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WE now pass on to the Natural History of the various grains, of the garden plants and flowers, and indeed of all the other productions, with the exception of the trees and shrubs, which the Earth, in her bounteousness, affords us—a boundless field for contemplation, if even we regard the herbs alone, when we take into consideration the varieties of them, their numbers, the flowers they produce, their odours, their colours, their juices, and the numerous properties they possess—all of which have been engendered by her with a view to either the preservation or the gratification of the human race.

On entering, however, upon this branch of my subject, it is my wish in the first place to plead the cause of the Earth, and to act as the advocate of her who is the common parent of all, although in the earlier1 part of this work I have already had occasion to speak in her defence. For my subject matter, as I proceed in the fulfillment of my task, will now lead me to consider her in the light of being the producer of various noxious substances as well; in consequence of which it is that we are in the habit of charging her with our crimes, and imputing to her a guilt that is our own. She has produced poisons, it is true; but who is it but man that has found them out? For the birds of the air and the beasts of the field, it is sufficient to be on their guard against them, and to keep at a distance from them. The elephant, we find, and the gurus, know how to sharpen2 and renovate their teeth against the trunks of trees, and the rhinoceros against rocks; wild boars, again, point their tusks like so many poniards by the aid of both rocks and trees; and all animals, in fact, are aware how to prepare themselves for the infliction of injury upon others; but still, which is there among them all, with the exception of man, that dips his weapons in poison? As for ourselves, we envenom the point of the arrow,3 and we contrive to add to the destructive powers of iron itself; by the aid of poisons we taint the waters of the stream, and we infect the various elements of Nature; indeed, the very air even, which is the main support of life, we turn into a medium for the destruction of life.

And it is not that we are to suppose that animals are ignorant of these means of defence, for we have already had occasion to point out4 the preparations which they make against the attacks of the serpent, and the methods they devise for effecting a cure when wounded by it; and yet, among them all, there is not one that fights by the aid of the poison that belongs to another, with the sole exception of man. Let us then candidly confess our guilt, we who are not contented even with the poisons as Nature has produced them; for by far the greater portion of them, in fact, are artificially prepared by the human hand!

And then besides, is it not the fact, that there are many men, the very existence of whom is a baneful poison, as it were? Like that of the serpent, they dart their livid tongue, and the venom of their disposition corrodes every object upon which it concentrates itself. Ever vilifying and maligning, like the ill-omened birds of the night, they disturb the repose of that darkness which is so peculiarly their own, and break in upon the quiet of the night even, by their moans and wailings, the only sounds they are ever heard to emit. Like animals of inauspicious presage, they only cross our path to prevent us from employing our energies or becoming useful to our fellow-men; and the only enjoyment that is sought by their abominable aspirations is centred in their universal hatred of mankind.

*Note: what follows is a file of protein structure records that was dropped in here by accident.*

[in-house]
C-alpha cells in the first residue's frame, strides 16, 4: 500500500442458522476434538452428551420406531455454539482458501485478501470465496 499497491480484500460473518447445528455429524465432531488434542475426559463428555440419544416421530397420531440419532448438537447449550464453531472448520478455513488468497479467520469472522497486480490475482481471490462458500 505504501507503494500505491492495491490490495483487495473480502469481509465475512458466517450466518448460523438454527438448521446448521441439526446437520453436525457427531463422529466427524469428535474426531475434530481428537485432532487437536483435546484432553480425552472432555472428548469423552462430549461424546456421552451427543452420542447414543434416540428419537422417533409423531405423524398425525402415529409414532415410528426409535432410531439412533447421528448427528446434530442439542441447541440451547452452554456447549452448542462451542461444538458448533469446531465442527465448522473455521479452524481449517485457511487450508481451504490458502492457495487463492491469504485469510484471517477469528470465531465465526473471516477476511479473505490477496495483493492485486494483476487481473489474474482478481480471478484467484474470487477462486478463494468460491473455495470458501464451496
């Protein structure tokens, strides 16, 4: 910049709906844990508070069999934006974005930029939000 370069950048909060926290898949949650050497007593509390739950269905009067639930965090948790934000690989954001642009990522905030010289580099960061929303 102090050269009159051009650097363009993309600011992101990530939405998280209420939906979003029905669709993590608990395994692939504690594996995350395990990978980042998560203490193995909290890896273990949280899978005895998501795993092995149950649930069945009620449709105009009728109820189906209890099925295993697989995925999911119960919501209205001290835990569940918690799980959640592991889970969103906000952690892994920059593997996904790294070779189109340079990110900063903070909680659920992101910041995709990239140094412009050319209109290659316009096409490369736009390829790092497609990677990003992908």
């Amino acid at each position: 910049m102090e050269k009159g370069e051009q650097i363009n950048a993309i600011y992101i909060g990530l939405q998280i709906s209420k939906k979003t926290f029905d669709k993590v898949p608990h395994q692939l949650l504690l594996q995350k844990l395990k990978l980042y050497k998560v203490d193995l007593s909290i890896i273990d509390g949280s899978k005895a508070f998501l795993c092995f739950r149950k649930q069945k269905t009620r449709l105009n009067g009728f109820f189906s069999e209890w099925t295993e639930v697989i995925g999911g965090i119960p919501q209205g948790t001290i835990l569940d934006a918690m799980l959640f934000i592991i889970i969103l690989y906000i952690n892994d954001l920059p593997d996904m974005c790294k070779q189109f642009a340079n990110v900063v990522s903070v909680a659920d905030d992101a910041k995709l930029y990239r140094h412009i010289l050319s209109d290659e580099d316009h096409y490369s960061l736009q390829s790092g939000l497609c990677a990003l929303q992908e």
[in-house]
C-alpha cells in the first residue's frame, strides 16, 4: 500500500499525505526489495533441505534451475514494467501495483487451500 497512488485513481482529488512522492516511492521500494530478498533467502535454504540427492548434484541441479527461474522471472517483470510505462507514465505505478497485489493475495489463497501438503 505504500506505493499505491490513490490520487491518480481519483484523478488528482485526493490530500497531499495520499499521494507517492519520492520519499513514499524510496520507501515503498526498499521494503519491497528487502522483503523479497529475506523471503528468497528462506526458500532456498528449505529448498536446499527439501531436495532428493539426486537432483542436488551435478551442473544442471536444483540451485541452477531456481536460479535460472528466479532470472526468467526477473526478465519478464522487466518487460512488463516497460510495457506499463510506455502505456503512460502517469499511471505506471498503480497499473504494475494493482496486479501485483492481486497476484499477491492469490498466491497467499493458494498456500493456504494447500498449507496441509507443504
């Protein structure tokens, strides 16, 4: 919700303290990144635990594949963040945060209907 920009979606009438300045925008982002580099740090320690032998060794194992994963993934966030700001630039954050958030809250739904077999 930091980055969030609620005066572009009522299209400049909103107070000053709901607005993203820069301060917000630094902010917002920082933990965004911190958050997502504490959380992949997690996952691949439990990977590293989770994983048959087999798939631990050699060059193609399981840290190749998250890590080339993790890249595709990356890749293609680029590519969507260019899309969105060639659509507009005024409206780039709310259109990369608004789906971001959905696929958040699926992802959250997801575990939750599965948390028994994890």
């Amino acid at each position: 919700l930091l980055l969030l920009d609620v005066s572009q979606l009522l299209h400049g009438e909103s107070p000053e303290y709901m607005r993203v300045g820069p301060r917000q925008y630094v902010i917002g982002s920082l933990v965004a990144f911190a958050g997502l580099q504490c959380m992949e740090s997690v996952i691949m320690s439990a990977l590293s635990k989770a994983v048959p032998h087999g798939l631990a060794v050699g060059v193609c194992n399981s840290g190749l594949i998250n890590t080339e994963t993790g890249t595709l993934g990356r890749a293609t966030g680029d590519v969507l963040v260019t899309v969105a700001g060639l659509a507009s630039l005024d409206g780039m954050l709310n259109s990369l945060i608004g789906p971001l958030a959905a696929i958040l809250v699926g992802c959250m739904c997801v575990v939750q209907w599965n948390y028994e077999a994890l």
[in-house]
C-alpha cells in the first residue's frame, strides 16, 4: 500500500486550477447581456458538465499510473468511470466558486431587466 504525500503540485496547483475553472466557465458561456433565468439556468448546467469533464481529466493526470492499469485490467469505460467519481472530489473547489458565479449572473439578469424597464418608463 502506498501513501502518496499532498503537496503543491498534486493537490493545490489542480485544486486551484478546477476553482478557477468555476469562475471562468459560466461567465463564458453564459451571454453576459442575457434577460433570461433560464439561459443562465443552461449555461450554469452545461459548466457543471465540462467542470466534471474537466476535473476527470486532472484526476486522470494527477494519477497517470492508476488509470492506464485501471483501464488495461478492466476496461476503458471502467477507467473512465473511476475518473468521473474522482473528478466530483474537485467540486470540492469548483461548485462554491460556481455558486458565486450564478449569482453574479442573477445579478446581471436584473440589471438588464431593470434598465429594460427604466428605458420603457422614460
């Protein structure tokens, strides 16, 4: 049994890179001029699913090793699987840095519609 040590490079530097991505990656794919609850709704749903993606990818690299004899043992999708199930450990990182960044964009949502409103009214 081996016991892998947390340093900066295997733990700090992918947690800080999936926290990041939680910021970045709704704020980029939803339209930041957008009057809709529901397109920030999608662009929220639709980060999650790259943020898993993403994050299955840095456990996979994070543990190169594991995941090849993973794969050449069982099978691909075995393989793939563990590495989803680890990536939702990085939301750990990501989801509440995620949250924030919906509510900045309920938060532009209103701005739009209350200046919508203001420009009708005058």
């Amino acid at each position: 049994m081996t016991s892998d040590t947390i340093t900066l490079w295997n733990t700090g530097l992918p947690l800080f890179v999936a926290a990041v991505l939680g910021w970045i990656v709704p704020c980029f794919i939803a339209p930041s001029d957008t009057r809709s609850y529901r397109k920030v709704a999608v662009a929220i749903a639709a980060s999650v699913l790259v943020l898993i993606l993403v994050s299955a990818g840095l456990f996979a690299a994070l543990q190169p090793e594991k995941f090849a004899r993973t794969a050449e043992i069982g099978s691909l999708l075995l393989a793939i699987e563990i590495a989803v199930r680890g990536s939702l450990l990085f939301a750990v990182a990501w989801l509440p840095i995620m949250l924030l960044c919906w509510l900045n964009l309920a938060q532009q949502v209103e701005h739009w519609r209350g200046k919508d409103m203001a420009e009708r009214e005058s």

Still, however, even in this respect Nature has asserted her majestic sway; for how much more numerous5 are the good and estimable characters which she has produced! just in the same proportion that we find her giving birth to productions which are at once both salutary and nutritious to man. It is in our high esteem for men such as these, and the commendations they bestow, that we shall be content to leave the others, like so many brakes and brambles, to the devouring flames of their own bad passions, and to persist in promoting the welfare of the human race; and this, with all the more energy and perseverance, from the circumstance that it has been our object throughout, rather to produce a work of lasting utility than to ensure ourselves a widely-spread renown. We have only to speak, it is true, of the fields and of rustic operations; but still, it is upon these that the enjoyment of life so materially depends, and that the ancients conferred the very highest rank in their honors and commendations.

1 In B. ii. c. 63.

2 Of course this is only mere declamation; it is not probable that the animals have any notion at all of sharpening the weapons that nature has given; in addition to which, this mode of sharpening them against hard substances would only wear away the enamel, and ultimately destroy them. The acts of animals in a moment of rage or frenzy have evidently been mistaken here for the dictates of instinct, or even a superior intelligence.

3 See B. xxv. c. 25, and B. Xavier. c. 76.

4 In B. viii. c. 36. 41, 42. The works of the ancients, Fée remarks, are full of these puerilities.

5 This sentiment is not at all akin to the melancholy view which our author takes of mankind at the beginning of B. vii. and in other parts of this work. It is not improbable that his censures here are levelled against some who had endeavoured to impede him in the progress of his work.

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